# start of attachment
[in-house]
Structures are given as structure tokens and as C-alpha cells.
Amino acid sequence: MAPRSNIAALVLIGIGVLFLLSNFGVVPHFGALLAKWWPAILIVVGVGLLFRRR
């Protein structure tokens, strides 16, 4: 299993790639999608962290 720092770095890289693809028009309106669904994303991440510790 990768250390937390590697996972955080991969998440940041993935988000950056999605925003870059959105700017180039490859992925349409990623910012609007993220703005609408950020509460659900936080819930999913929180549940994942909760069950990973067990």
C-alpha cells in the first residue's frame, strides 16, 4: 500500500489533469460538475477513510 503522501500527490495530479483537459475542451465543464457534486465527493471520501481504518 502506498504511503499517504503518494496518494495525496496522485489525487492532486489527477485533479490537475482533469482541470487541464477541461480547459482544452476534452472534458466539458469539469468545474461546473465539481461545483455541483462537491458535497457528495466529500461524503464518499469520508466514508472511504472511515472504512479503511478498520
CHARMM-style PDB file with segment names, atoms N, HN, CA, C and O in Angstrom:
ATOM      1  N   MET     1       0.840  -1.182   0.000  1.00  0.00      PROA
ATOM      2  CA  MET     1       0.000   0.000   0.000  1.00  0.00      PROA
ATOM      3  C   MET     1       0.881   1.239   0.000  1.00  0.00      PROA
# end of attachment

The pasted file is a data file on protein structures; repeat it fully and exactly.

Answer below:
[in-house]
Structures are given as structure tokens and as C-alpha cells.
Amino acid sequence: MAPRSNIAALVLIGIGVLFLLSNFGVVPHFGALLAKWWPAILIVVGVGLLFRRR
């Protein structure tokens, strides 16, 4: 299993790639999608962290 720092770095890289693809028009309106669904994303991440510790 990768250390937390590697996972955080991969998440940041993935988000950056999605925003870059959105700017180039490859992925349409990623910012609007993220703005609408950020509460659900936080819930999913929180549940994942909760069950990973067990």
C-alpha cells in the first residue's frame, strides 16, 4: 500500500489533469460538475477513510 503522501500527490495530479483537459475542451465543464457534486465527493471520501481504518 502506498504511503499517504503518494496518494495525496496522485489525487492532486489527477485533479490537475482533469482541470487541464477541461480547459482544452476534452472534458466539458469539469468545474461546473465539481461545483455541483462537491458535497457528495466529500461524503464518499469520508466514508472511504472511515472504512479503511478498520
CHARMM-style PDB file with segment names, atoms N, HN, CA, C and O in Angstrom:
ATOM      1  N   MET     1       0.840  -1.182   0.000  1.00  0.00      PROA
ATOM      2  CA  MET     1       0.000   0.000   0.000  1.00  0.00      PROA
ATOM      3  C   MET     1       0.881   1.239   0.000  1.00  0.00      PROA